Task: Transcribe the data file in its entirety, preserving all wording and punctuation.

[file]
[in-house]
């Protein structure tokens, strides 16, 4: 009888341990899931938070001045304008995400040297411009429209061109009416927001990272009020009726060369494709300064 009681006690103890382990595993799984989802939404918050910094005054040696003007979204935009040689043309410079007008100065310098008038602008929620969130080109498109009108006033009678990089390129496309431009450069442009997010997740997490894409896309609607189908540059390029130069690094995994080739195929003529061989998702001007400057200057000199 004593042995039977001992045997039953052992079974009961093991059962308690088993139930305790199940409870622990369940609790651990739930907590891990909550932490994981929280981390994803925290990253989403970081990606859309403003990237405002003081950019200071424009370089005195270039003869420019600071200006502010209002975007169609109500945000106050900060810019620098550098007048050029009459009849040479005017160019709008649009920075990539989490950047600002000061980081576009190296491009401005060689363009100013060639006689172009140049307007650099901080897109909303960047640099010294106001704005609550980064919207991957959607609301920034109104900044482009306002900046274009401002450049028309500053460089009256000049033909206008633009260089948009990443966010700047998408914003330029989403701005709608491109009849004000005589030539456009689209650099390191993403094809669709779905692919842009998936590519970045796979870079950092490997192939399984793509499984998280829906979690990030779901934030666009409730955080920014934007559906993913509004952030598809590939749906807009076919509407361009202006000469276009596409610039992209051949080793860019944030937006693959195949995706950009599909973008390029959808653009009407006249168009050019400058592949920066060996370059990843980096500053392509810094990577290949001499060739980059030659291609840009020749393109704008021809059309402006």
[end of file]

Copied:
[in-house]
């Protein structure tokens, strides 16, 4: 009888341990899931938070001045304008995400040297411009429209061109009416927001990272009020009726060369494709300064 009681006690103890382990595993799984989802939404918050910094005054040696003007979204935009040689043309410079007008100065310098008038602008929620969130080109498109009108006033009678990089390129496309431009450069442009997010997740997490894409896309609607189908540059390029130069690094995994080739195929003529061989998702001007400057200057000199 004593042995039977001992045997039953052992079974009961093991059962308690088993139930305790199940409870622990369940609790651990739930907590891990909550932490994981929280981390994803925290990253989403970081990606859309403003990237405002003081950019200071424009370089005195270039003869420019600071200006502010209002975007169609109500945000106050900060810019620098550098007048050029009459009849040479005017160019709008649009920075990539989490950047600002000061980081576009190296491009401005060689363009100013060639006689172009140049307007650099901080897109909303960047640099010294106001704005609550980064919207991957959607609301920034109104900044482009306002900046274009401002450049028309500053460089009256000049033909206008633009260089948009990443966010700047998408914003330029989403701005709608491109009849004000005589030539456009689209650099390191993403094809669709779905692919842009998936590519970045796979870079950092490997192939399984793509499984998280829906979690990030779901934030666009409730955080920014934007559906993913509004952030598809590939749906807009076919509407361009202006000469276009596409610039992209051949080793860019944030937006693959195949995706950009599909973008390029959808653009009407006249168009050019400058592949920066060996370059990843980096500053392509810094990577290949001499060739980059030659291609840009020749393109704008021809059309402006």